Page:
Dear Data was a year-long, analog data drawing project by Stefanie Posavec and me.
We got to know each other through our data and analog data drawings sent across the ocean in the form of fifty-two hand-drawn data postcards.
Each week, for a year, we collected and measured a particular type of data about our lives, used this data to make a drawing on a postcard-sized sheet of card stock, and then dropped the postcard in an English “postbox” (Stefanie) or an American “mailbox” (Giorgia)!
Eventually, the postcard arrived at the other person’s address with all the scuff marks of its journey over the ocean: a type of “slow data” transmission.
Over the fifty-two weeks, the collecting of data about our lives became a kind of ritual. We would spend the week noticing and noting our activities or thoughts, before translating this information into a hand-drawn visualization.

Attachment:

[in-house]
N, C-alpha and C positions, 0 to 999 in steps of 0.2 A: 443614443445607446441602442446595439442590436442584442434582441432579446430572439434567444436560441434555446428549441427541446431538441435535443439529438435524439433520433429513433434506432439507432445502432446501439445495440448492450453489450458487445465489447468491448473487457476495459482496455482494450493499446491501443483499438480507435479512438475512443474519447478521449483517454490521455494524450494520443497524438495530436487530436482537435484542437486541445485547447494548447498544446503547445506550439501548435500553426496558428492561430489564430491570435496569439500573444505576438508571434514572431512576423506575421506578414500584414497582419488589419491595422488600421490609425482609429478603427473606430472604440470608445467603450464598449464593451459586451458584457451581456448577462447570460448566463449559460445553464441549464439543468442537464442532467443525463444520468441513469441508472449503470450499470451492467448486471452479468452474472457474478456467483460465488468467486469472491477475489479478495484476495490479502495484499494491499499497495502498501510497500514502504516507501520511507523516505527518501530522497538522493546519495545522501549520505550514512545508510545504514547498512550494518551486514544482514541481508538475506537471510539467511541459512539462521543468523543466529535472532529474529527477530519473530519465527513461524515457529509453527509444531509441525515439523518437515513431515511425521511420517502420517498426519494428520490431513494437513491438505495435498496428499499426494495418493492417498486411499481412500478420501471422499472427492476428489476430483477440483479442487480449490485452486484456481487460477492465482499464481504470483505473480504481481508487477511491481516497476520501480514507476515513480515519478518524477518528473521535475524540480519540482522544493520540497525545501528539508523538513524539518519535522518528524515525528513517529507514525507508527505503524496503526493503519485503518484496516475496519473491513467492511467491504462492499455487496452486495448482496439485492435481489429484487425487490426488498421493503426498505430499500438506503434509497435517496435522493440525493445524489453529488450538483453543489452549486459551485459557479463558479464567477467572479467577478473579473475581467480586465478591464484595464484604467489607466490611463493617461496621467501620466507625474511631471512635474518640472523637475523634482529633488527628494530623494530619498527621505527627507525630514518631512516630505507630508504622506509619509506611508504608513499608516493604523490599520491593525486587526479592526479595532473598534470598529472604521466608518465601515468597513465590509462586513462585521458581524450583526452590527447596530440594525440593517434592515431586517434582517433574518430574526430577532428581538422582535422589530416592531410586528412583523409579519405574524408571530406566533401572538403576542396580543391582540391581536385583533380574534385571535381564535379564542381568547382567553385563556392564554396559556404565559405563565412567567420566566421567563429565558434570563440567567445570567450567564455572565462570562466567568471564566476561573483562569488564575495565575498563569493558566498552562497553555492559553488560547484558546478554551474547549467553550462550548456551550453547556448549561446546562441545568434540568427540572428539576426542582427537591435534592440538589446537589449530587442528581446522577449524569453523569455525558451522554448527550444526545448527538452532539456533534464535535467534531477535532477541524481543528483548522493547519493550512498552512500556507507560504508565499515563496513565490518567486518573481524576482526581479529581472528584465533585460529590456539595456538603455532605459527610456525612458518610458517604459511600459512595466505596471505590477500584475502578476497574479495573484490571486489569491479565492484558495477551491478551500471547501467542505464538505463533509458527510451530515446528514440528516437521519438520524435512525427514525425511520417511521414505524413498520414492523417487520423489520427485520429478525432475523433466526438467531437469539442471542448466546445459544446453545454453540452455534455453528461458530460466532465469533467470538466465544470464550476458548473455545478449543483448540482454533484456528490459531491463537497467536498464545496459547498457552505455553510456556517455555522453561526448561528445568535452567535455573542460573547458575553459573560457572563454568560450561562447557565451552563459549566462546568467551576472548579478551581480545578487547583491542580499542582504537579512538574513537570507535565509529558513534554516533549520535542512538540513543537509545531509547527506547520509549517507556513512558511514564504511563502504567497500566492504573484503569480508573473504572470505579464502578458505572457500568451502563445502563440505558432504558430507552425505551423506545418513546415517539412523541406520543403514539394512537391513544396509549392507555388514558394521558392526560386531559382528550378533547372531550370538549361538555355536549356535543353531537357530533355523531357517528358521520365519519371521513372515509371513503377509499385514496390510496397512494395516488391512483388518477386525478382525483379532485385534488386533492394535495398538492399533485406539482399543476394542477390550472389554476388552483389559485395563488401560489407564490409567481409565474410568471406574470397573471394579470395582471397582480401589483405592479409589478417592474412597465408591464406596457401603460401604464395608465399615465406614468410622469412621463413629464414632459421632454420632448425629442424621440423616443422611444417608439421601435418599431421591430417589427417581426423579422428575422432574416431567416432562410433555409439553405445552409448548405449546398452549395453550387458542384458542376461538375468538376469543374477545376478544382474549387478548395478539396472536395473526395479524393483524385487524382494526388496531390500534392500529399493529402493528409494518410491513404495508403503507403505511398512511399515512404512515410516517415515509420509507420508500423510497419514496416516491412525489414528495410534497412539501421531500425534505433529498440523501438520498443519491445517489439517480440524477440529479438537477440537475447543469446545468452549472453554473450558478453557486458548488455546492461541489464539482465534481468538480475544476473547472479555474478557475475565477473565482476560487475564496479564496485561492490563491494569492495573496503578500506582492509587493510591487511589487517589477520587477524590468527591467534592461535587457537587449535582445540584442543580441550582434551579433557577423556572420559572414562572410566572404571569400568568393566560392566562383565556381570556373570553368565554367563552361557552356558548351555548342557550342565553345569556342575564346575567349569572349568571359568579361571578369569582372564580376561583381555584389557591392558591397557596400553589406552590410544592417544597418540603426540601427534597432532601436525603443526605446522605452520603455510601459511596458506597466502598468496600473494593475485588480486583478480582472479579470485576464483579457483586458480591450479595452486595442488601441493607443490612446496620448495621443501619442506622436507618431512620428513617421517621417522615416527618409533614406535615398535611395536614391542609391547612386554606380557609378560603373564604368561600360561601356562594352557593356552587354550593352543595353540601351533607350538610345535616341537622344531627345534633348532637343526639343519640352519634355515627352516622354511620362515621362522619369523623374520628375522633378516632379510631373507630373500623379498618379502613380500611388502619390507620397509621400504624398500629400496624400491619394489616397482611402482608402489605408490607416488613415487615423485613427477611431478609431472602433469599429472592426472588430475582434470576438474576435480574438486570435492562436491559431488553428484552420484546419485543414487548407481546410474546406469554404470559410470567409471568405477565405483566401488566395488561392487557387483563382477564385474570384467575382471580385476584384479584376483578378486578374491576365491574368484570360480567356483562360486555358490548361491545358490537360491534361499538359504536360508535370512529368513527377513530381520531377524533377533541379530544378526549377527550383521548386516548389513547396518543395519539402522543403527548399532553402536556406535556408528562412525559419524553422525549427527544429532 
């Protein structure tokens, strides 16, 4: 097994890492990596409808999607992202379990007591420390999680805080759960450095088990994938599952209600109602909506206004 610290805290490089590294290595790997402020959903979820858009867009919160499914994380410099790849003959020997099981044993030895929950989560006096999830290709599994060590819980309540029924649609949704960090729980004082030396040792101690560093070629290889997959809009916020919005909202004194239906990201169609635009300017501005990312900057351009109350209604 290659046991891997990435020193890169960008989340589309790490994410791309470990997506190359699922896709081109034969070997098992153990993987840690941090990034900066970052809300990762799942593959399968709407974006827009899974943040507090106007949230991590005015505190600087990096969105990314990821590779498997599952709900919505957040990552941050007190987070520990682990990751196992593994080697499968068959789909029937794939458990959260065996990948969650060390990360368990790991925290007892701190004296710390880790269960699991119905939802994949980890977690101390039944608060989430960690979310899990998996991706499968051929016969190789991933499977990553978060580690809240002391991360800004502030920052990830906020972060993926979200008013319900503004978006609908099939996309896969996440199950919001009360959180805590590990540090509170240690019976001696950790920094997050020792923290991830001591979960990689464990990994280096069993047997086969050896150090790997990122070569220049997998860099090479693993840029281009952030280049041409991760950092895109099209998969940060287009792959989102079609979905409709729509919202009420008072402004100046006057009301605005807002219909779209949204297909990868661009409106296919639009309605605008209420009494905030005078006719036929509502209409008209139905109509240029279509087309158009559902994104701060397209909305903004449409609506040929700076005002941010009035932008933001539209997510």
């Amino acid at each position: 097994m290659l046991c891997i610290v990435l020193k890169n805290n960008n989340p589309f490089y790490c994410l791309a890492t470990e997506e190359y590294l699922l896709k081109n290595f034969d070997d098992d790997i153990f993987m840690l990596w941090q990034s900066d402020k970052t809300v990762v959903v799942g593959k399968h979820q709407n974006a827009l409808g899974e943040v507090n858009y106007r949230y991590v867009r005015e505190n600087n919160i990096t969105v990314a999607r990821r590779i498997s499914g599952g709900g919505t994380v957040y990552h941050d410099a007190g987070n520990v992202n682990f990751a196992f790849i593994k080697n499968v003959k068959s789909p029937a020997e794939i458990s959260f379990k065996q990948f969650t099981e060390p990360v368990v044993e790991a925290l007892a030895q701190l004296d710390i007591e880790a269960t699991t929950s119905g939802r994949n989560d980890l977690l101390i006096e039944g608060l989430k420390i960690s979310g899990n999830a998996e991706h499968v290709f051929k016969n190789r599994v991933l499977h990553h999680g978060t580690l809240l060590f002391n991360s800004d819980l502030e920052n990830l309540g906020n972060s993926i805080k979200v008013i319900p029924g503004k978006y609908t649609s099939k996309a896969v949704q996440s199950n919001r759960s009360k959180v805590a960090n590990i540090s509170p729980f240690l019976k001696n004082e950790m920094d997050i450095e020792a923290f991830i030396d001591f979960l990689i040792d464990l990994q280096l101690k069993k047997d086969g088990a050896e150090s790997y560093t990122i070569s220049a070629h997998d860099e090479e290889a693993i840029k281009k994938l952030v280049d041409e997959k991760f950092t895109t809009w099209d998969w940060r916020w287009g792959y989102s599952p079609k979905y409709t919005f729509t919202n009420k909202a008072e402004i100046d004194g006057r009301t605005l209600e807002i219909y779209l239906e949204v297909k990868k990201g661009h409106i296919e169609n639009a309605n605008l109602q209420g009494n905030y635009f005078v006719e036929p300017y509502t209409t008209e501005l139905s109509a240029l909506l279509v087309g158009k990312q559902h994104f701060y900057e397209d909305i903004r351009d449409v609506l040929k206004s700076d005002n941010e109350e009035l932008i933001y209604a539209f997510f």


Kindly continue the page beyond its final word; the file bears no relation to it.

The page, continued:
On the front of the postcard there would be a unique representation of our weekly data, and, on the other side (in addition to the necessary postage and address), we would squeeze in detailed keys to our drawings: the code that enabled the recipient to decipher the picture, and to imagine what had happened to her new friend the week before.
We prefer to approach data in a slower, more analogue way. We’ve always conceived Dear Data as a “personal documentary” rather than a quantified-self project which is a subtle – but important – distinction. Instead of using data just to become more efficient, we argue we can use data to become more human and to connect with ourselves and others at a deeper level.